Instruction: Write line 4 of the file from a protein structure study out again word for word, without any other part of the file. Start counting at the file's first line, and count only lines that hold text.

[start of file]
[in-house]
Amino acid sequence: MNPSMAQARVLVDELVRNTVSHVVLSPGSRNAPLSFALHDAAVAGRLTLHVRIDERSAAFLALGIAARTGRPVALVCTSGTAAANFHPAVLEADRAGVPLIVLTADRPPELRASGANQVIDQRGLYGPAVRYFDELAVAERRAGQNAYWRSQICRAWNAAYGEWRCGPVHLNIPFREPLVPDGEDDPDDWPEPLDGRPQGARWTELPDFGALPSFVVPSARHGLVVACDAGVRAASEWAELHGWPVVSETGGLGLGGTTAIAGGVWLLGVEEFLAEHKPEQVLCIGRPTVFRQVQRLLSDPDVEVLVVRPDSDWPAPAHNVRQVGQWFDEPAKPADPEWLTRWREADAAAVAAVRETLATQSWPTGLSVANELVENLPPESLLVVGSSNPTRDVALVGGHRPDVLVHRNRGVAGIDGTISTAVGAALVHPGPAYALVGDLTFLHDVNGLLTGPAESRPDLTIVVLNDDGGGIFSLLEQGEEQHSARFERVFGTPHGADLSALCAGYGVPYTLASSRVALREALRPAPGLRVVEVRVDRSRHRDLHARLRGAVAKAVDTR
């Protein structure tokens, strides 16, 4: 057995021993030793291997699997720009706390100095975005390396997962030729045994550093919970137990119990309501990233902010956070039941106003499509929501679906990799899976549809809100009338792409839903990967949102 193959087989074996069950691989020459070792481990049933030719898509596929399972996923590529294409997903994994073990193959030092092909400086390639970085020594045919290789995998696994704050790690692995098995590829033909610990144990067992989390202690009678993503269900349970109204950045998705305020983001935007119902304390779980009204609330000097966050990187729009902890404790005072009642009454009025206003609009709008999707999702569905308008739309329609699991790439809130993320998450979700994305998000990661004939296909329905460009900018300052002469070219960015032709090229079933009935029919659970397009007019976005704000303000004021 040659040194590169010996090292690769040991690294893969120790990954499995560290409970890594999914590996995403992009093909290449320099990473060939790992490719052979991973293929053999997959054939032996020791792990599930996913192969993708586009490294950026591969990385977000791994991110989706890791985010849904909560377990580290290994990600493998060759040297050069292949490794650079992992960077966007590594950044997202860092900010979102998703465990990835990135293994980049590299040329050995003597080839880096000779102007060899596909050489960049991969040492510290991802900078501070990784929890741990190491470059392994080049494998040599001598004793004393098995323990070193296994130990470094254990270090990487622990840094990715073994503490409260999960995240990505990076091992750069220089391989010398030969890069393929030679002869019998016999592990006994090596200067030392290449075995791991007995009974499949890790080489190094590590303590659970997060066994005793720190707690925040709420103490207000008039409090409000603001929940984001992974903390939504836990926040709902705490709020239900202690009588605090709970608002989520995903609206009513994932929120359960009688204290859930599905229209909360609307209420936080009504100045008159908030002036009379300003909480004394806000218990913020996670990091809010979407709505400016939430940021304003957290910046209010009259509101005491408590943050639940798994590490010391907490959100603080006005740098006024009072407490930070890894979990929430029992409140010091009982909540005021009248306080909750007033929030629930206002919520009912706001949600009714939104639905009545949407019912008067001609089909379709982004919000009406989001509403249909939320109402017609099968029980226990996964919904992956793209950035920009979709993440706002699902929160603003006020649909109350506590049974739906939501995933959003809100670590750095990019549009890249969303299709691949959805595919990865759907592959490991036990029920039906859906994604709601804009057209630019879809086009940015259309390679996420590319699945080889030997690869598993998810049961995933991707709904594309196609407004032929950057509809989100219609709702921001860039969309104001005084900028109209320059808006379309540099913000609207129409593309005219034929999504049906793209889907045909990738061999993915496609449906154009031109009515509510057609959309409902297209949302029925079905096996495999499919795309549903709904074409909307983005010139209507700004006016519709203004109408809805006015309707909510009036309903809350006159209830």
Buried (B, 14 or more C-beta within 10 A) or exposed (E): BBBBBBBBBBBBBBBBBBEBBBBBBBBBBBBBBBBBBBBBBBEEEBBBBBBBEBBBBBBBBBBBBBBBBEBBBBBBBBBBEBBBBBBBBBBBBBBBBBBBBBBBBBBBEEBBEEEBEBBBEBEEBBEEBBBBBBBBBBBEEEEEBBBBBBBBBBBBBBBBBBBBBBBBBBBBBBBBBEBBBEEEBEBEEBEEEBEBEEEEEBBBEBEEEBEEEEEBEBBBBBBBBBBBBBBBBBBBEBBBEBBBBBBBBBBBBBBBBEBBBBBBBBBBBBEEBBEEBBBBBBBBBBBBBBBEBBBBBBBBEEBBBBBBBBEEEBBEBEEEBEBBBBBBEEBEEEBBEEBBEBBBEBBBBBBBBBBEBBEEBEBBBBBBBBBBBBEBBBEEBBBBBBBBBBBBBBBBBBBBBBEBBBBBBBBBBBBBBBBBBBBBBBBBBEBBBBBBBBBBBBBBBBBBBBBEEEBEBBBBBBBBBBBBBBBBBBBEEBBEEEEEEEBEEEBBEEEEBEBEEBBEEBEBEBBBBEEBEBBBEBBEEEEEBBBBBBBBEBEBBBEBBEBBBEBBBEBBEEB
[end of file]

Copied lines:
Buried (B, 14 or more C-beta within 10 A) or exposed (E): BBBBBBBBBBBBBBBBBBEBBBBBBBBBBBBBBBBBBBBBBBEEEBBBBBBBEBBBBBBBBBBBBBBBBEBBBBBBBBBBEBBBBBBBBBBBBBBBBBBBBBBBBBBBEEBBEEEBEBBBEBEEBBEEBBBBBBBBBBBEEEEEBBBBBBBBBBBBBBBBBBBBBBBBBBBBBBBBBEBBBEEEBEBEEBEEEBEBEEEEEBBBEBEEEBEEEEEBEBBBBBBBBBBBBBBBBBBBEBBBEBBBBBBBBBBBBBBBBEBBBBBBBBBBBBEEBBEEBBBBBBBBBBBBBBBEBBBBBBBBEEBBBBBBBBEEEBBEBEEEBEBBBBBBEEBEEEBBEEBBEBBBEBBBBBBBBBBEBBEEBEBBBBBBBBBBBBEBBBEEBBBBBBBBBBBBBBBBBBBBBBEBBBBBBBBBBBBBBBBBBBBBBBBBBEBBBBBBBBBBBBBBBBBBBBBEEEBEBBBBBBBBBBBBBBBBBBBEEBBEEEEEEEBEEEBBEEEEBEBEEBBEEBEBEBBBBEEBEBBBEBBEEEEEBBBBBBBBEBEBBBEBBEBBBEBBBEBBEEB